Herman Melville

Herman Melville Got No Respect

October 10, 1928: Lewis Mumford on Herman Melville's legacy

"Call me Ishmael," the first sentence in Herman Melville's Moby Dick, is one of the most recognized opening lines in American literature. It's ascendency into not just literary, but cultural notoriety, began 162 years today, with the first publication of Melville's story of the white whale.

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Herman Melville, the celebrated author behind Moby-Dick, would have been 194 today. In his honor, we bring you an essay by Lewis Mumford—a legend in his own right—on Melville's philosophy and outlook. 

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Fred Barnes tells the GOP not to be ashamed of its whiteness.

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Editor’s Note: We’ll be running the article recommendations of our friends at TNR Reader each afternoon on The Plank, just in time to print out or save for your commute home. Enjoy! Herman Melville went to Jerusalem in search of spiritual enlightenment.

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As the Occupy Wall Street protest blossoms across America, they are no doubt being watched over by the country’s patron saint of civil disobedience. Bartleby, the hero of Bartleby the Scrivener: A Story of Wall Street, Herman Melville’s deeply ambiguous ode to passive resistance, published in 1853, didn’t bang on a bongo drum, sport dreadlocks, or march on Manhattan with an “Eat the Rich” placard. But he did occupy Wall Street.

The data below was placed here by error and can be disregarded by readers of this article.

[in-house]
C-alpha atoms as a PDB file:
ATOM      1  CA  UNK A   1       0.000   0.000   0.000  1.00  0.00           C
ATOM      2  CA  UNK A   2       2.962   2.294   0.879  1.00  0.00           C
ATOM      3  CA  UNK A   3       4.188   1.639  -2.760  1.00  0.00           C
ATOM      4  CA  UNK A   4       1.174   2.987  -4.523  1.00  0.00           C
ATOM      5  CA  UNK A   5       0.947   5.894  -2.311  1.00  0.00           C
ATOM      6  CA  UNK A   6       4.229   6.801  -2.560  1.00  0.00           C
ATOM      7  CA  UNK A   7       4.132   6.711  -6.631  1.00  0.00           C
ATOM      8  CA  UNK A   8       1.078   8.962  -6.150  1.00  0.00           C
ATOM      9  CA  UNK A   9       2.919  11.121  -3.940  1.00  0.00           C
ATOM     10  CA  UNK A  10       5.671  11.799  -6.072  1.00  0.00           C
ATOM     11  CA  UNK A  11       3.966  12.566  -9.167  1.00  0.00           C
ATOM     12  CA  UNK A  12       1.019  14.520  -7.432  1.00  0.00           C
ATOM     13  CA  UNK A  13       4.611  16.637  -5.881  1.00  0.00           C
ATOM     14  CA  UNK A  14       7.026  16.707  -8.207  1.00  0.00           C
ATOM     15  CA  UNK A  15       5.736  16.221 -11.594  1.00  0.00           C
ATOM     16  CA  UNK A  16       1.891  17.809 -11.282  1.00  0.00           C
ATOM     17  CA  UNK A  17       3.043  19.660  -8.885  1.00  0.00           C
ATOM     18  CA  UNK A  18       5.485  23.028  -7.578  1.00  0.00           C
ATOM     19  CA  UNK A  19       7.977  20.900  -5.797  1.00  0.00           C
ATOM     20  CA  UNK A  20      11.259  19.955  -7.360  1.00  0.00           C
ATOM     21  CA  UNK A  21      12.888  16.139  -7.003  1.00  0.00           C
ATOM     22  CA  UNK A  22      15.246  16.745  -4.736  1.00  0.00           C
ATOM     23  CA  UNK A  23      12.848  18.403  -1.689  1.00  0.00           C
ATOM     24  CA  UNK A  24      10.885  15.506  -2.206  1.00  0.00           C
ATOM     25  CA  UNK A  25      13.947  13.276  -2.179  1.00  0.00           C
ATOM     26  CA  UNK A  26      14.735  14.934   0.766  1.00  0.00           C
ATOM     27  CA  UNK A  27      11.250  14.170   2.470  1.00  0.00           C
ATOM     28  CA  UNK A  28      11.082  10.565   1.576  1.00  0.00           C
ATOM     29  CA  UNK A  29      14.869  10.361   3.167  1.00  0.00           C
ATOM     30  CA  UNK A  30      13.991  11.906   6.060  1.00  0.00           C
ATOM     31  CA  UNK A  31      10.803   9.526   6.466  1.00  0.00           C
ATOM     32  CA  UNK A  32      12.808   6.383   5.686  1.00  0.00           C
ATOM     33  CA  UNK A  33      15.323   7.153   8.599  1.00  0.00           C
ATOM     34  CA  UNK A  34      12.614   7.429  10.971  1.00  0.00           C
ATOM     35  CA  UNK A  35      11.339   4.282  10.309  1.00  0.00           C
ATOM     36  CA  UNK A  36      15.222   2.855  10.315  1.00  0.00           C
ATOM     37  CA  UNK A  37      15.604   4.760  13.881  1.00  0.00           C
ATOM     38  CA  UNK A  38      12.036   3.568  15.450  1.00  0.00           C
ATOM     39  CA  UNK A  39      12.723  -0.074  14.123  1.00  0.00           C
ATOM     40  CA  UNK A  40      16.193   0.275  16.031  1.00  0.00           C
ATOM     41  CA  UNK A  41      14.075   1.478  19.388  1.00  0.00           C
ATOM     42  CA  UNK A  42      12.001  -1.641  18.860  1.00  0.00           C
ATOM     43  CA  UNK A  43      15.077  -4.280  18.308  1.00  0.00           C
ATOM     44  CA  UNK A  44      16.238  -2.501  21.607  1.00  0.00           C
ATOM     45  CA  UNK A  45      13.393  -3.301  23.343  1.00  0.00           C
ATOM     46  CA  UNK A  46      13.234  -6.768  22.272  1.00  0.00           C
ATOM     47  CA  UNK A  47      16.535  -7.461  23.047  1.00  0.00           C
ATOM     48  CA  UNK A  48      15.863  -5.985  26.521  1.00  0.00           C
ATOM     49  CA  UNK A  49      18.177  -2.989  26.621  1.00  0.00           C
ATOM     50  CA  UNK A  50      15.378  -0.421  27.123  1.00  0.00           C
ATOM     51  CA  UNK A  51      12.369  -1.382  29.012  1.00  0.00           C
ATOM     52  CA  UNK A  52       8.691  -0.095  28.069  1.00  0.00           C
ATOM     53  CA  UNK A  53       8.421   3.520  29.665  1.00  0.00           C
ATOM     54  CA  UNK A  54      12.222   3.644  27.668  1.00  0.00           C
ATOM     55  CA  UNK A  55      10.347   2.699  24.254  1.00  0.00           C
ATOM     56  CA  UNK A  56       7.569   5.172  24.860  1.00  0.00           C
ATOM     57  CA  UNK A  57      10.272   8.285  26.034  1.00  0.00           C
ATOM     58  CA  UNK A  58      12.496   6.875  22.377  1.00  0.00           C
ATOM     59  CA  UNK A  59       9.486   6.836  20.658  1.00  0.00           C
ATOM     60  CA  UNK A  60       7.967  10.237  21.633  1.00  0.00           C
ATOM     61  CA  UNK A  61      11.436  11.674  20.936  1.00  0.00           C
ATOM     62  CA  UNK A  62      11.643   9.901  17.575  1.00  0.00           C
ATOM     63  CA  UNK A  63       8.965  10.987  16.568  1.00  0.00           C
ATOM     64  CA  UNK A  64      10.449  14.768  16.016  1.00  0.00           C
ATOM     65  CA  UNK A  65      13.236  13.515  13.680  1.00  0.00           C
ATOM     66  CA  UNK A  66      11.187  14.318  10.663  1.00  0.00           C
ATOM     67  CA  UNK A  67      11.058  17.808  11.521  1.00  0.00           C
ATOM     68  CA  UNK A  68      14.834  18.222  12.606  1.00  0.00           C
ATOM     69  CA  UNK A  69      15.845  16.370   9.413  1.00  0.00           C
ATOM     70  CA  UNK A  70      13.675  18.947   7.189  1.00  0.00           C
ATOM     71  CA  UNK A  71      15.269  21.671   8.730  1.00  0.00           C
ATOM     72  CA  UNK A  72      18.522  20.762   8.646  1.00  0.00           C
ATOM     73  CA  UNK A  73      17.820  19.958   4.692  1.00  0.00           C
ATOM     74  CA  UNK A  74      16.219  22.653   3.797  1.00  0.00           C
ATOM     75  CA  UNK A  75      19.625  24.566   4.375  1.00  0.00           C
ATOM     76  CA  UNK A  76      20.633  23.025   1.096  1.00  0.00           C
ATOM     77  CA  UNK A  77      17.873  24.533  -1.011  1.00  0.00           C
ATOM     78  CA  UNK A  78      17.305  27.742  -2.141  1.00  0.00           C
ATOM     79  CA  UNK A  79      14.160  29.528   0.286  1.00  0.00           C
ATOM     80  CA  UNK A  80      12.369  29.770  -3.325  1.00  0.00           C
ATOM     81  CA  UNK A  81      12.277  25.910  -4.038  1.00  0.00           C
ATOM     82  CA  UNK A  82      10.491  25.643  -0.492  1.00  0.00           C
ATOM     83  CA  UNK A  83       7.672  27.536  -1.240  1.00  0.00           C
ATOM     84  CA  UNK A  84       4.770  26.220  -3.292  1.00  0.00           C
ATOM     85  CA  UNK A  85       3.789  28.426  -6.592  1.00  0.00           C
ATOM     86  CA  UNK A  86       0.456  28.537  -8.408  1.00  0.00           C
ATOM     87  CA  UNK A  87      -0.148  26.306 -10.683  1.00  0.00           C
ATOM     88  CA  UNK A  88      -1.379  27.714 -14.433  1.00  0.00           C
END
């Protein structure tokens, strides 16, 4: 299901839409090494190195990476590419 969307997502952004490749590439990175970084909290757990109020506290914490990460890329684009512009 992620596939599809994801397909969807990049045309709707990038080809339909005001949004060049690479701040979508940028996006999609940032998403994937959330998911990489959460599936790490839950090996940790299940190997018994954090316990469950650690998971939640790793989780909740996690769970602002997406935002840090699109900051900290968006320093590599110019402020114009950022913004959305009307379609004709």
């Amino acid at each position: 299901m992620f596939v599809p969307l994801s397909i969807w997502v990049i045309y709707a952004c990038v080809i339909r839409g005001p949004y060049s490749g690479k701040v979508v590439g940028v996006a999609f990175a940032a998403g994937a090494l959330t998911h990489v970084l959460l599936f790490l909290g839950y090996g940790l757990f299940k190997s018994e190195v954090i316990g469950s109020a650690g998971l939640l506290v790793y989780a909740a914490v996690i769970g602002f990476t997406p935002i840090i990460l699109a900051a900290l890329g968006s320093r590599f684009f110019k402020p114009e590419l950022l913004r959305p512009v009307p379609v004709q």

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Henry Wadsworth Longfellow: Poems and Other Writings edited by J.D. McClatchy (The Library of America, 854 pp., $35)   With the publication of F.O. Matthiessen's hugely influential American Renaissance in 1941, the modern-day pantheon of nineteenth-century American writers was established: Emerson, Thoreau, Hawthorne, Melville, Whitman. The only other writer to be admitted into this select company has been Emily Dickinson, a recluse who published only seven poems in her own time and was virtually unknown.

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Jed Perl praises the works of book illustrator Maurice Sendak, who died on March 8, 2012.

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